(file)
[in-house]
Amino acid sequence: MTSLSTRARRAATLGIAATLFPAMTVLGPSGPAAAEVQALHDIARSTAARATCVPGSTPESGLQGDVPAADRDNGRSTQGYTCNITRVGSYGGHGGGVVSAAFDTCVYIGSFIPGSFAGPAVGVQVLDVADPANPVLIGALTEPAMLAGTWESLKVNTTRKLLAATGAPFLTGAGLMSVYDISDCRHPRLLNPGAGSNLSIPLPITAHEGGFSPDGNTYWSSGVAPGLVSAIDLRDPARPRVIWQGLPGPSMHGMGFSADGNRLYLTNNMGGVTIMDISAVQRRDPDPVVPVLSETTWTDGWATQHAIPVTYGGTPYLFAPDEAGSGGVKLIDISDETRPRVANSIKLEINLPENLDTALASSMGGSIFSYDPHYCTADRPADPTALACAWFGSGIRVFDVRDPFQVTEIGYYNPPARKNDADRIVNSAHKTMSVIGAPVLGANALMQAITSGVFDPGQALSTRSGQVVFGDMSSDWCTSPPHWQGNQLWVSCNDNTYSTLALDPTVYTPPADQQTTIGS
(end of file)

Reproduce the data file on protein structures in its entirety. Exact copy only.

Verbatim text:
[in-house]
Amino acid sequence: MTSLSTRARRAATLGIAATLFPAMTVLGPSGPAAAEVQALHDIARSTAARATCVPGSTPESGLQGDVPAADRDNGRSTQGYTCNITRVGSYGGHGGGVVSAAFDTCVYIGSFIPGSFAGPAVGVQVLDVADPANPVLIGALTEPAMLAGTWESLKVNTTRKLLAATGAPFLTGAGLMSVYDISDCRHPRLLNPGAGSNLSIPLPITAHEGGFSPDGNTYWSSGVAPGLVSAIDLRDPARPRVIWQGLPGPSMHGMGFSADGNRLYLTNNMGGVTIMDISAVQRRDPDPVVPVLSETTWTDGWATQHAIPVTYGGTPYLFAPDEAGSGGVKLIDISDETRPRVANSIKLEINLPENLDTALASSMGGSIFSYDPHYCTADRPADPTALACAWFGSGIRVFDVRDPFQVTEIGYYNPPARKNDADRIVNSAHKTMSVIGAPVLGANALMQAITSGVFDPGQALSTRSGQVVFGDMSSDWCTSPPHWQGNQLWVSCNDNTYSTLALDPTVYTPPADQQTTIGS